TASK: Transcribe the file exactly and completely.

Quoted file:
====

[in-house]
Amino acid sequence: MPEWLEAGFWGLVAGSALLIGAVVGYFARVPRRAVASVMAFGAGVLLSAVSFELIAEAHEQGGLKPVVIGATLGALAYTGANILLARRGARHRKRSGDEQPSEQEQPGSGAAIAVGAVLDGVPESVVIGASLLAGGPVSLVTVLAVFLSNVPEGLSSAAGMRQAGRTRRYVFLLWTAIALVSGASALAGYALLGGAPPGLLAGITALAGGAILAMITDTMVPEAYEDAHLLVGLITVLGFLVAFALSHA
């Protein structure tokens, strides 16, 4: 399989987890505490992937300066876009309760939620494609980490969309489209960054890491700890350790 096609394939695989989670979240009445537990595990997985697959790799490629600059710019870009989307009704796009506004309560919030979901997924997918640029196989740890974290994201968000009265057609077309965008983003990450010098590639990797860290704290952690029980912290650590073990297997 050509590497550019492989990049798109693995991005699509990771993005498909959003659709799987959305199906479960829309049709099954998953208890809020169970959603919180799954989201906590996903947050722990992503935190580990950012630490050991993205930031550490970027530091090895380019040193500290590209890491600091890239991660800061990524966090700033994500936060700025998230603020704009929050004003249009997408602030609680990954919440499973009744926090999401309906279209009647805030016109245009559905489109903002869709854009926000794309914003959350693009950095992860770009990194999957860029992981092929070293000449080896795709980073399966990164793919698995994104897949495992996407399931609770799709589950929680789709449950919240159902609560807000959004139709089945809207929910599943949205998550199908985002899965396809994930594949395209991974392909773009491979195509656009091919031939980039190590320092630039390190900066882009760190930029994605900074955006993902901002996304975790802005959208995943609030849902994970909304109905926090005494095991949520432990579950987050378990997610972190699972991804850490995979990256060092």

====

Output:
[in-house]
Amino acid sequence: MPEWLEAGFWGLVAGSALLIGAVVGYFARVPRRAVASVMAFGAGVLLSAVSFELIAEAHEQGGLKPVVIGATLGALAYTGANILLARRGARHRKRSGDEQPSEQEQPGSGAAIAVGAVLDGVPESVVIGASLLAGGPVSLVTVLAVFLSNVPEGLSSAAGMRQAGRTRRYVFLLWTAIALVSGASALAGYALLGGAPPGLLAGITALAGGAILAMITDTMVPEAYEDAHLLVGLITVLGFLVAFALSHA
């Protein structure tokens, strides 16, 4: 399989987890505490992937300066876009309760939620494609980490969309489209960054890491700890350790 096609394939695989989670979240009445537990595990997985697959790799490629600059710019870009989307009704796009506004309560919030979901997924997918640029196989740890974290994201968000009265057609077309965008983003990450010098590639990797860290704290952690029980912290650590073990297997 050509590497550019492989990049798109693995991005699509990771993005498909959003659709799987959305199906479960829309049709099954998953208890809020169970959603919180799954989201906590996903947050722990992503935190580990950012630490050991993205930031550490970027530091090895380019040193500290590209890491600091890239991660800061990524966090700033994500936060700025998230603020704009929050004003249009997408602030609680990954919440499973009744926090999401309906279209009647805030016109245009559905489109903002869709854009926000794309914003959350693009950095992860770009990194999957860029992981092929070293000449080896795709980073399966990164793919698995994104897949495992996407399931609770799709589950929680789709449950919240159902609560807000959004139709089945809207929910599943949205998550199908985002899965396809994930594949395209991974392909773009491979195509656009091919031939980039190590320092630039390190900066882009760190930029994605900074955006993902901002996304975790802005959208995943609030849902994970909304109905926090005494095991949520432990579950987050378990997610972190699972991804850490995979990256060092």